Parental Leave Pay: Employer Responsibilities and Changes from July 2023

What is Parental Leave Pay?

Parental Leave Pay (PLP) is a government payment that helps parents take time off work to care for a new child. In Victoria, PLP is paid at the National Minimum Wage. Parents can receive up to 18 weeks of PLP, which can be taken in one block or split up over a period of time.

What are the employers’ responsibilities?

The government pays the company to pay the employee for parental leave, in which the payment will be the equivalent of the employee’s regular pay for up to 18 weeks.

As an employer, you will need to:

  • Provide Parental Leave Pay to eligible employees.
  • Withhold tax from Parental Leave Pay.
  • Give employees a record of Parental Leave Pay.
  • Include Parental Leave Pay in annual or part-year payment summaries.
  • Keep records of payments made to and from the government.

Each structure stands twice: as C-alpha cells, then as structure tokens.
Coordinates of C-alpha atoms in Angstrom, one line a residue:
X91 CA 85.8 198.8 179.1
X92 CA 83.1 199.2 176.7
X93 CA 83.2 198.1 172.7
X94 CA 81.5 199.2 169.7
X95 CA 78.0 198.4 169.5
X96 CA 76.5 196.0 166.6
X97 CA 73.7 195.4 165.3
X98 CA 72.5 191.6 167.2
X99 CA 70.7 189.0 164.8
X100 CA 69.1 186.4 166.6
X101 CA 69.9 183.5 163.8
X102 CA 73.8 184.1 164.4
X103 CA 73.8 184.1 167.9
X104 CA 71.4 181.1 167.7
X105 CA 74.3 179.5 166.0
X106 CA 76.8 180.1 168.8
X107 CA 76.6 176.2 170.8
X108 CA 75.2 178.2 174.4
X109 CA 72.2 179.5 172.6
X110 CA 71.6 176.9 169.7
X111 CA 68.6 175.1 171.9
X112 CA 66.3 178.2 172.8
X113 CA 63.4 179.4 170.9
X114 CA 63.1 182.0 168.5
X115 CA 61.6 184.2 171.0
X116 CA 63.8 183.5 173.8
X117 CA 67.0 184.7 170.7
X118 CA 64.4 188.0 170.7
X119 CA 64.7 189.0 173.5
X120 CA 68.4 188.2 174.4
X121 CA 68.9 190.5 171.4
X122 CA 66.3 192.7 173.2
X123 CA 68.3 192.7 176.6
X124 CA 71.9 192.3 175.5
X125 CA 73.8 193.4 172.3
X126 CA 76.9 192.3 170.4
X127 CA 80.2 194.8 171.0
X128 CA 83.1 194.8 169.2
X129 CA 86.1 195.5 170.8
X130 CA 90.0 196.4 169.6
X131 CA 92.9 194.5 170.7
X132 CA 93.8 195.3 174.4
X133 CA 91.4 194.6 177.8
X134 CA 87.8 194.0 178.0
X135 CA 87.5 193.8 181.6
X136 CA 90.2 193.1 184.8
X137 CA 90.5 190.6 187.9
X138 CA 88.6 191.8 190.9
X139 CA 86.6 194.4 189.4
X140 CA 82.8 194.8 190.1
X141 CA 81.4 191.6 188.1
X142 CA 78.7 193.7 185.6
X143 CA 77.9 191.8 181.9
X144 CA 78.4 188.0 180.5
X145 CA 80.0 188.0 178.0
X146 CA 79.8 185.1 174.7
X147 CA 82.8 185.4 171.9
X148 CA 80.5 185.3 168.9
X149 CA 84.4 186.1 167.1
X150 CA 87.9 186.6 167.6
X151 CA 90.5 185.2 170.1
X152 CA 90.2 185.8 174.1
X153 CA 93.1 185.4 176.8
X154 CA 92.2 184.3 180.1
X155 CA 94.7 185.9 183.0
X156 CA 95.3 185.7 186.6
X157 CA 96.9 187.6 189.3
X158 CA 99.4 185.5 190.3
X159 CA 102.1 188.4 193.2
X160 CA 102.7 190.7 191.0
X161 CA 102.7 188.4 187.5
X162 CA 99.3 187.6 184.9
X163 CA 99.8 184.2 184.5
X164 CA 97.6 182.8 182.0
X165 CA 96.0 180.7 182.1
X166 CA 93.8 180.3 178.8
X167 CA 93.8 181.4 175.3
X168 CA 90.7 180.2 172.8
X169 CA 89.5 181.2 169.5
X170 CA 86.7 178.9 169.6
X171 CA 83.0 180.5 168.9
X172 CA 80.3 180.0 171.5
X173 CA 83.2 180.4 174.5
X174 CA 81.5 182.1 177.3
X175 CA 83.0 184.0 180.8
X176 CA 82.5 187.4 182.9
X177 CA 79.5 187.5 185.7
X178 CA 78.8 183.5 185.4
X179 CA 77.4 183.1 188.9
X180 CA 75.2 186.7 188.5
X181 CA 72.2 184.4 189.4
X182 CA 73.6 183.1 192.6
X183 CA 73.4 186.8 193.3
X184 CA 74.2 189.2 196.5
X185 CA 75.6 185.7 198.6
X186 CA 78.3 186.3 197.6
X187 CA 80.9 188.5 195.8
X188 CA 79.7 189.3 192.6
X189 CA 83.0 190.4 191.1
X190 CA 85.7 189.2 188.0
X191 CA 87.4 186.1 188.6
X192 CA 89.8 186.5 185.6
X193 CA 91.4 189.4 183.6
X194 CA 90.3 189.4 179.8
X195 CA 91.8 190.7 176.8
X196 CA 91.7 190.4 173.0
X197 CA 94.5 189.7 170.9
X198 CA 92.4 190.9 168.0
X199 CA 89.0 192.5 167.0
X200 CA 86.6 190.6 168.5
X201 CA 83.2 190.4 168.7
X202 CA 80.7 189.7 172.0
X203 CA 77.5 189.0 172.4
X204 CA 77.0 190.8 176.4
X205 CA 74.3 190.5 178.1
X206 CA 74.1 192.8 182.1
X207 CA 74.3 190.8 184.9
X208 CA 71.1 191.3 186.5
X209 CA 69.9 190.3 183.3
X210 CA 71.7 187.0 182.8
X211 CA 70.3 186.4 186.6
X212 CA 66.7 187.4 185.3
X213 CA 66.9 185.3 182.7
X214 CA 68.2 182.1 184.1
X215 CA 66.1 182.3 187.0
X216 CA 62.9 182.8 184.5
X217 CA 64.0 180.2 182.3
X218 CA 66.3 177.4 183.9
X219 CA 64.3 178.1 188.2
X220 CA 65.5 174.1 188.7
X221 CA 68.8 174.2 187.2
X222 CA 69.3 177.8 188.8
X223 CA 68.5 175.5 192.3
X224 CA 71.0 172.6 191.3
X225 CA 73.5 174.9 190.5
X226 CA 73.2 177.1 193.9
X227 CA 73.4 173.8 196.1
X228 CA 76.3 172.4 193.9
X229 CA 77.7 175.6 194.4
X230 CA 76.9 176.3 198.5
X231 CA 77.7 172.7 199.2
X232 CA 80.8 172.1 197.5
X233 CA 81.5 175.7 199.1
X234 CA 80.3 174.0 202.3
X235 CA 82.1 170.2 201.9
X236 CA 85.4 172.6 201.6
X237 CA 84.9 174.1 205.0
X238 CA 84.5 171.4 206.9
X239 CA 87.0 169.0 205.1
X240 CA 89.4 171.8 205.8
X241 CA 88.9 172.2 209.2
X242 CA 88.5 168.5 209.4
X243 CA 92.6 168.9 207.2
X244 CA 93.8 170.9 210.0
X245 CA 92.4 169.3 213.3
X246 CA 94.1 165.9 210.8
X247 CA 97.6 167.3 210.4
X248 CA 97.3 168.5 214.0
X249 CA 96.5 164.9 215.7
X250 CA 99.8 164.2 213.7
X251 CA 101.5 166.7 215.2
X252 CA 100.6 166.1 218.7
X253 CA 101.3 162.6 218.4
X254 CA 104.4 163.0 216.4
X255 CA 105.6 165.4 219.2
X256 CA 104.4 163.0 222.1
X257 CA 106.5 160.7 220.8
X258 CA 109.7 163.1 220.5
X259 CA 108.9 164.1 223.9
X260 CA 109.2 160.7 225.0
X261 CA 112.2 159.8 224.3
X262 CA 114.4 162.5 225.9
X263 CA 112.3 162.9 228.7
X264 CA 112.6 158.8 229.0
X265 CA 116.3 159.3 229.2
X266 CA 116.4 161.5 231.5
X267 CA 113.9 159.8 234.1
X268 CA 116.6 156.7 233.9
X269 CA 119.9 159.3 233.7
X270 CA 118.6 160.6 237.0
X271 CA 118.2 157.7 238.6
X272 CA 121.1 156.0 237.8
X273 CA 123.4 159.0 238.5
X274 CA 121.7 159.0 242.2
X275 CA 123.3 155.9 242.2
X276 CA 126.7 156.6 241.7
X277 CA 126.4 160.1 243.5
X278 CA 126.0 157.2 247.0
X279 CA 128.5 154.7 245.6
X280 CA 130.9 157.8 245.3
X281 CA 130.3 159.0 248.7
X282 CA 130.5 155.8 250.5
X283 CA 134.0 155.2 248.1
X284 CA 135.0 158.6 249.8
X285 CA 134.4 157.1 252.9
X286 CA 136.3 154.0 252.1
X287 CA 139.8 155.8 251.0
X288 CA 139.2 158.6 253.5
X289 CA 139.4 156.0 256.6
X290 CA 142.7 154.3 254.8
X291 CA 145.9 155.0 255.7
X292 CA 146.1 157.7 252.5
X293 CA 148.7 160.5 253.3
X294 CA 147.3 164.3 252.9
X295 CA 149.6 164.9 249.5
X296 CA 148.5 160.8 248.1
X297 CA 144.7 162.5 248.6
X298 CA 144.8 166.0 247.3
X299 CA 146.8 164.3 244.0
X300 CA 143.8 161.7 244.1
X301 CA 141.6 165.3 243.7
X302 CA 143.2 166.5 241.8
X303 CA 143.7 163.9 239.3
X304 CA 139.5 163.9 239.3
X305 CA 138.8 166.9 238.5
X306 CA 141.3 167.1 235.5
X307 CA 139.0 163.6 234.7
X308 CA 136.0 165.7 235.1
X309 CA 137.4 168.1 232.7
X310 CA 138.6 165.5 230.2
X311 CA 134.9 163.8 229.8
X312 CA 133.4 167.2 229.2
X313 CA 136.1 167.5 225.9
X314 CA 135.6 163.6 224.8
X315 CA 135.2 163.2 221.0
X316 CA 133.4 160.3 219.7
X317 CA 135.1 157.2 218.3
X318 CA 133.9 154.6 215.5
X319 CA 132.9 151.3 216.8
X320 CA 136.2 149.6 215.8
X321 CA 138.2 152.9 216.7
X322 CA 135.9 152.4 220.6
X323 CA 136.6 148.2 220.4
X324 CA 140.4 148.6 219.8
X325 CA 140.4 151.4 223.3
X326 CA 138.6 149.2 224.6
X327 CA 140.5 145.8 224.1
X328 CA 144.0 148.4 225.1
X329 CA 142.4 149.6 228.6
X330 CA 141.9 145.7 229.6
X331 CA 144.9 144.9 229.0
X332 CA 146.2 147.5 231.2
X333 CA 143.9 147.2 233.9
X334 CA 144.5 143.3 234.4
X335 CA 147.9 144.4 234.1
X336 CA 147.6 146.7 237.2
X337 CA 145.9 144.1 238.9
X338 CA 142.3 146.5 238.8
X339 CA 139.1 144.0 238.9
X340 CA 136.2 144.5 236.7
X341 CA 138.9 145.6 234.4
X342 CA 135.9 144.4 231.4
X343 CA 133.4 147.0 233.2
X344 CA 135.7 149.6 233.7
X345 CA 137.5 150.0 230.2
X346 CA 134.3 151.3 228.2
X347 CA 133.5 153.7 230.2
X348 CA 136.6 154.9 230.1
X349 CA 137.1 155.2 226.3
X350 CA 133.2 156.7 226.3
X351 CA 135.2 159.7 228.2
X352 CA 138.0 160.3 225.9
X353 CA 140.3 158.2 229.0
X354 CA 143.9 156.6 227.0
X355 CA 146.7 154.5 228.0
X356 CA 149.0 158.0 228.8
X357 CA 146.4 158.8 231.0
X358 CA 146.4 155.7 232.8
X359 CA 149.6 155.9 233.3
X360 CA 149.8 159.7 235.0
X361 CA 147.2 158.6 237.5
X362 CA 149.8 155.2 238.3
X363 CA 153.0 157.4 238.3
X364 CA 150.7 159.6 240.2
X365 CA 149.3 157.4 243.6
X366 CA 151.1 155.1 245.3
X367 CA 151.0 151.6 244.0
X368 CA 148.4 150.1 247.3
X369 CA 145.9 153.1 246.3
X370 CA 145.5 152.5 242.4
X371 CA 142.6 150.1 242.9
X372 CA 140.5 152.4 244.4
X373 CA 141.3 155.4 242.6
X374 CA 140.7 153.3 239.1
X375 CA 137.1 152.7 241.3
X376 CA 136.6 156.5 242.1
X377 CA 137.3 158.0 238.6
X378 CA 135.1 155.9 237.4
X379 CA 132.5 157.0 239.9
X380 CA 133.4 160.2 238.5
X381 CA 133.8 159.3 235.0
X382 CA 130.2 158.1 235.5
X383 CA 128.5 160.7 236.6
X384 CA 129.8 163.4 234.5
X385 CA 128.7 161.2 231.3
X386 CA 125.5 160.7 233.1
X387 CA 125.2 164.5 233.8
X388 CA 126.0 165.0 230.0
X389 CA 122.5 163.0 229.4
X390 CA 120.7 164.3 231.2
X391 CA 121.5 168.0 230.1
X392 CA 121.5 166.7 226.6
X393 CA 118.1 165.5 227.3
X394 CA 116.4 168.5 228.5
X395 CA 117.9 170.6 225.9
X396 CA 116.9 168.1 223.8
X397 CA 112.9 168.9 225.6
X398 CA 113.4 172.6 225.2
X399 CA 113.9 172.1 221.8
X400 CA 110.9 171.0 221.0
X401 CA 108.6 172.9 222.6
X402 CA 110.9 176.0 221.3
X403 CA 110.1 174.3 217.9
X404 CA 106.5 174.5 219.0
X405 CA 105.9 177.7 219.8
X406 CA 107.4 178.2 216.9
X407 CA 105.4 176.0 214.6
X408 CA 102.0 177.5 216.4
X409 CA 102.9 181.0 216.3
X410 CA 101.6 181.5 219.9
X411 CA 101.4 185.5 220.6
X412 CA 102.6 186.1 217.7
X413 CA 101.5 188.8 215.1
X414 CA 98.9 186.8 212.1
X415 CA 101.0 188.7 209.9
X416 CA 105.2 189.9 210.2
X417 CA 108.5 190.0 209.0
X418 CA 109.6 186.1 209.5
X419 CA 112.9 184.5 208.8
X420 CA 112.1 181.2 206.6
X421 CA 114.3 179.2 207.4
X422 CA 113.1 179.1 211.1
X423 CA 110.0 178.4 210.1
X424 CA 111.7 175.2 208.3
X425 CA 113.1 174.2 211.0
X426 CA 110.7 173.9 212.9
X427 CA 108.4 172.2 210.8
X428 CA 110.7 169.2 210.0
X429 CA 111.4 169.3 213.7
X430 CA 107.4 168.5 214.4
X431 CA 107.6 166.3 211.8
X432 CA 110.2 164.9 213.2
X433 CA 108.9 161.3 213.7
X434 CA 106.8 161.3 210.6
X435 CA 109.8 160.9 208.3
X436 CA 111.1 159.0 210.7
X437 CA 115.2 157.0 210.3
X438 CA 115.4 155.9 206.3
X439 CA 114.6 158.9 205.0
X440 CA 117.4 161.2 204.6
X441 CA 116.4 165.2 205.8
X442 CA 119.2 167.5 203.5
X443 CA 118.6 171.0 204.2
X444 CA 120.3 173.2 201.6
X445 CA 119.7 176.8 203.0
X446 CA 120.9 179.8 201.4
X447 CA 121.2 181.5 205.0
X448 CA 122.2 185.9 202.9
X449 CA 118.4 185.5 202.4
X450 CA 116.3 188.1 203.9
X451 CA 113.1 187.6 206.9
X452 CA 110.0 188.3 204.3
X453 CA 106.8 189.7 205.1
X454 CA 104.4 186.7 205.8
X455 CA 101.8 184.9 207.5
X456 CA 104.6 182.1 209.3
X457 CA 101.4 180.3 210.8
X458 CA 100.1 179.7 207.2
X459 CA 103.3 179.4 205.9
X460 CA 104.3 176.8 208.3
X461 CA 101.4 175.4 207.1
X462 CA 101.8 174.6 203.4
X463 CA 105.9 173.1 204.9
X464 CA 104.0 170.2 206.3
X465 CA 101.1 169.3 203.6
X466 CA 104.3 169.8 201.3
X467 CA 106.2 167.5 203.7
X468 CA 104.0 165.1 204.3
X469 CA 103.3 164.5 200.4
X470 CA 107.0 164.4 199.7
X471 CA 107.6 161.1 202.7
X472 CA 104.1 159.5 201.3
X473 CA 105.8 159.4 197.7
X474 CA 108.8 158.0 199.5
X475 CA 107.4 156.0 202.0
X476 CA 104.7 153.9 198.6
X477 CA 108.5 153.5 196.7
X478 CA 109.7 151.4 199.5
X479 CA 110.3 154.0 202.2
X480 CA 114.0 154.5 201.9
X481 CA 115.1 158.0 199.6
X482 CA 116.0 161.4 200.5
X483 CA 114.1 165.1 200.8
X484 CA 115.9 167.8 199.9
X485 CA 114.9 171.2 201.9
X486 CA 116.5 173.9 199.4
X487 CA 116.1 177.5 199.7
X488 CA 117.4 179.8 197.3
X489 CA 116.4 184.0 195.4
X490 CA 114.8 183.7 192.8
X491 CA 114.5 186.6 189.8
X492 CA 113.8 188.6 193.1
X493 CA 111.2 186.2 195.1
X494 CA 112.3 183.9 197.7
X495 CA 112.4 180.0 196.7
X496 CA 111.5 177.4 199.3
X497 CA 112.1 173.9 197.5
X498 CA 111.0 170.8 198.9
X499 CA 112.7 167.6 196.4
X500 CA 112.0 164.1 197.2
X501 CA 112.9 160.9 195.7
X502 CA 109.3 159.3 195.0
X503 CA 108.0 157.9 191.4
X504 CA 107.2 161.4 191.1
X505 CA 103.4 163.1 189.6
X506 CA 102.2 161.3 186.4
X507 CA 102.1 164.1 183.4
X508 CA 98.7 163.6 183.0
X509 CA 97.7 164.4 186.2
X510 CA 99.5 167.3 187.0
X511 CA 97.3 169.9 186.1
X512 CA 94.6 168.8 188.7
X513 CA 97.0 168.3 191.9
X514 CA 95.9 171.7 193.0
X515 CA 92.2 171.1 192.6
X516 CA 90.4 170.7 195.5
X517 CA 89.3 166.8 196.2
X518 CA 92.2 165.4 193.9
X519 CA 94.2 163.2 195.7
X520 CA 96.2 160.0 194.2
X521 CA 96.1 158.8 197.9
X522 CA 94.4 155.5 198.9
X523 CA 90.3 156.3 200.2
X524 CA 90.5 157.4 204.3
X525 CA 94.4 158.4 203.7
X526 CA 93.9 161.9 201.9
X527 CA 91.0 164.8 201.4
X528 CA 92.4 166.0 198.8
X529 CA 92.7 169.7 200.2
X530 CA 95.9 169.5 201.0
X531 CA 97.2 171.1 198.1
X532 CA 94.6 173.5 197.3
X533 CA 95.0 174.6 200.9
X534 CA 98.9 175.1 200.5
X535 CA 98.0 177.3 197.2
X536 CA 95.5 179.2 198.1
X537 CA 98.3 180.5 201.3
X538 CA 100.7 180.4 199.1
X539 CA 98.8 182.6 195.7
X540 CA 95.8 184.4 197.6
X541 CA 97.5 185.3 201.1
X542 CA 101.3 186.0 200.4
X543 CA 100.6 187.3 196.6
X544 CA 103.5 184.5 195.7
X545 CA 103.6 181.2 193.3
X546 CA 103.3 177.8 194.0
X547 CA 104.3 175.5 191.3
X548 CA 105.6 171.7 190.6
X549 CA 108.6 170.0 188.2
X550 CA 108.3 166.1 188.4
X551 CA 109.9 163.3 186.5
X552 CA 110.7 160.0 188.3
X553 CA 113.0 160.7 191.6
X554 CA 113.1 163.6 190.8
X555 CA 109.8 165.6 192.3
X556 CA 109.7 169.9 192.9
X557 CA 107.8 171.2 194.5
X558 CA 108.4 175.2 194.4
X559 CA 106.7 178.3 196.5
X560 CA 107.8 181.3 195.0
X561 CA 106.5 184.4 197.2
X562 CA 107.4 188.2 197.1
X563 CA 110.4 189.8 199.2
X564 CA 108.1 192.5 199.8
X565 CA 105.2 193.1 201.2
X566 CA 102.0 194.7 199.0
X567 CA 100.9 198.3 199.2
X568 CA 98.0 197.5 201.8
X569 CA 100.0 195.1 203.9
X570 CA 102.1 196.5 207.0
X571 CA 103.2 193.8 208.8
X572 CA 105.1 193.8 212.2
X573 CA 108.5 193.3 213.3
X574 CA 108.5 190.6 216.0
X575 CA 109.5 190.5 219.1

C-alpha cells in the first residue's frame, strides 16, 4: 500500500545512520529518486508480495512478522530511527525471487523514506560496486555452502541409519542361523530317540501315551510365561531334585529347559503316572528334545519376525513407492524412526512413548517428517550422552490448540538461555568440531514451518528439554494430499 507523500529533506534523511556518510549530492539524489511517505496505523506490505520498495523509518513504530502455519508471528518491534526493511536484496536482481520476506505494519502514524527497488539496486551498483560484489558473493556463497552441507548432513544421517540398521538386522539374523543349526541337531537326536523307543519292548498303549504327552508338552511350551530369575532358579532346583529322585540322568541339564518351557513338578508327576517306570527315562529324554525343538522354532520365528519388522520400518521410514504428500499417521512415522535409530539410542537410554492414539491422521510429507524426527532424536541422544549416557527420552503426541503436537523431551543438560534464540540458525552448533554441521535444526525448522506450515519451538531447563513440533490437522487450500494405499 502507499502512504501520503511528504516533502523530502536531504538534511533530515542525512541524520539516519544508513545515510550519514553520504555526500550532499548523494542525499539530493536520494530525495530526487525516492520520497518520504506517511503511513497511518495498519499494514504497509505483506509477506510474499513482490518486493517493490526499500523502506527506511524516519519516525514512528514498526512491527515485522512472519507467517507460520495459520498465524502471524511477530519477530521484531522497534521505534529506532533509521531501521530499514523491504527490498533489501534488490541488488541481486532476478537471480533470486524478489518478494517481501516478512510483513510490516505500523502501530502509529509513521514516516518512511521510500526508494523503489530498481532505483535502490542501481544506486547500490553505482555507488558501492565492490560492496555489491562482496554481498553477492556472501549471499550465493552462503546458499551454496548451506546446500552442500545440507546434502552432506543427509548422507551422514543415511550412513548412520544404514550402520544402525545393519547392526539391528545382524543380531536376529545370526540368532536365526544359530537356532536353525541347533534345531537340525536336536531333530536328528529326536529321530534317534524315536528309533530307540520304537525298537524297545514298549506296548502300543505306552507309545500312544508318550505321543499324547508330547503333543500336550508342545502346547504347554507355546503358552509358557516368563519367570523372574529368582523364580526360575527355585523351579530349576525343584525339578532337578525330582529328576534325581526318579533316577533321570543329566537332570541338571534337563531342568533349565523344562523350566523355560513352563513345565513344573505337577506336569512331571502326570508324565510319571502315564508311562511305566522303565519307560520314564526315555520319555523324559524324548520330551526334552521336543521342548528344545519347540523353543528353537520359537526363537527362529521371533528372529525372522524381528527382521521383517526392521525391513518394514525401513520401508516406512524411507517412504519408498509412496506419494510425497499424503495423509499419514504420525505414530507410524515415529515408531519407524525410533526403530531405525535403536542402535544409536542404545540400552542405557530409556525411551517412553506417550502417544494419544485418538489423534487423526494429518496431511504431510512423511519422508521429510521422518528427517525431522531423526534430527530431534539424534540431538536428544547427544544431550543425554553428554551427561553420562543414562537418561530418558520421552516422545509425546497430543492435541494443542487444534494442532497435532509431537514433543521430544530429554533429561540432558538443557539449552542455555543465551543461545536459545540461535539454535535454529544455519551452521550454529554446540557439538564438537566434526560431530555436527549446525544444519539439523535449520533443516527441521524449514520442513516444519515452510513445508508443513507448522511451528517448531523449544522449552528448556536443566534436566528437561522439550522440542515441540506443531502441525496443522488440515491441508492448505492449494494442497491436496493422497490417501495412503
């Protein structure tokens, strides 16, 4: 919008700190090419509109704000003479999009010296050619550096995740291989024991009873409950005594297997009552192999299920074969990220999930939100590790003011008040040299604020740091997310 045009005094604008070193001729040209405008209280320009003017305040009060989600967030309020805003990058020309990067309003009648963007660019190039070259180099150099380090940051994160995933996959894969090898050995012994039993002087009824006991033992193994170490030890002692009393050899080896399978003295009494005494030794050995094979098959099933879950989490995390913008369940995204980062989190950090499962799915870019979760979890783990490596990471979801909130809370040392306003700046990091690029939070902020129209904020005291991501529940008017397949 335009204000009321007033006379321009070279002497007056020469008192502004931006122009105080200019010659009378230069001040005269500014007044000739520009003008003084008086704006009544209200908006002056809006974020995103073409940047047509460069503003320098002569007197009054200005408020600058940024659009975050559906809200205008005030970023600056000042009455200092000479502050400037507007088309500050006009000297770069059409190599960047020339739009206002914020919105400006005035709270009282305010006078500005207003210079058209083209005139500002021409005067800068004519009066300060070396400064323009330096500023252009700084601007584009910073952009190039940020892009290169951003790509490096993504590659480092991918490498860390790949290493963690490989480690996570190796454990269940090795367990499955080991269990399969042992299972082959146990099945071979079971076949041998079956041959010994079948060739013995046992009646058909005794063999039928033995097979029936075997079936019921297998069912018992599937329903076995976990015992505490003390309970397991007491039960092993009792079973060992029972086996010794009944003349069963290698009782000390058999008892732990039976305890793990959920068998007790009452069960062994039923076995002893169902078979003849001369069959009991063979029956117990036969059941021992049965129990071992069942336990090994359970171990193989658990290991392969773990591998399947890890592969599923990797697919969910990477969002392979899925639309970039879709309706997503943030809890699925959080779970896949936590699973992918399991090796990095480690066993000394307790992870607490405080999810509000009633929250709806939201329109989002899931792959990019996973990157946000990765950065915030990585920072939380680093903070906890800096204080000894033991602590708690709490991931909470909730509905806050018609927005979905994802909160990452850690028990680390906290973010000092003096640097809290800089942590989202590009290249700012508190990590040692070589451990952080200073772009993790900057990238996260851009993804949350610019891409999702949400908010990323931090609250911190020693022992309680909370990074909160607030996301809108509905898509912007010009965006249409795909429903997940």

• Report changes to employee status or bank details.
  • Return any unpaid funds.

What employers don’t need to do:

  • Provide Parental Leave Pay before funds are received from the government.
  • Make extra superannuation contributions.
  • Accrue extra leave for employees.
  • Create a new bank account.
  • Report to the government regularly.
  • Separately identify Parental Leave Pay in annual financial statements.
  • Pay extra worker’s compensation premium liabilities.
  • Pay extra payroll tax.

what will be changed starting from July 2023?

Starting July 1, 2023, the current entitlement to 18 weeks’ paid parental leave pay will be combined with the current Dad and Partner Pay entitlement to 2 weeks’ pay. This means partnered couples will be able to claim up to 20 weeks’ paid parental leave between them. Parents who are single at the time of their claim can access the full 20 weeks.

Whether you are an employer or an employee, if you do not understand your employment rights, please contact us immediately. Our lawyers are very willing to answer your related legal questions and ensure that you are not unfairly exploited in the employment relationship.

Source: https://www.servicesaustralia.gov.au/parental-leave-pay

Disclaimer: This is only a general summary and guidance and cannot be regarded as a specific question for your individual questions. The law is complicated, and we strongly recommend that you seek professional legal advice. Canaan Lawyers will not be liable for any loss or damage caused by any person due to the information contained or missing in the document.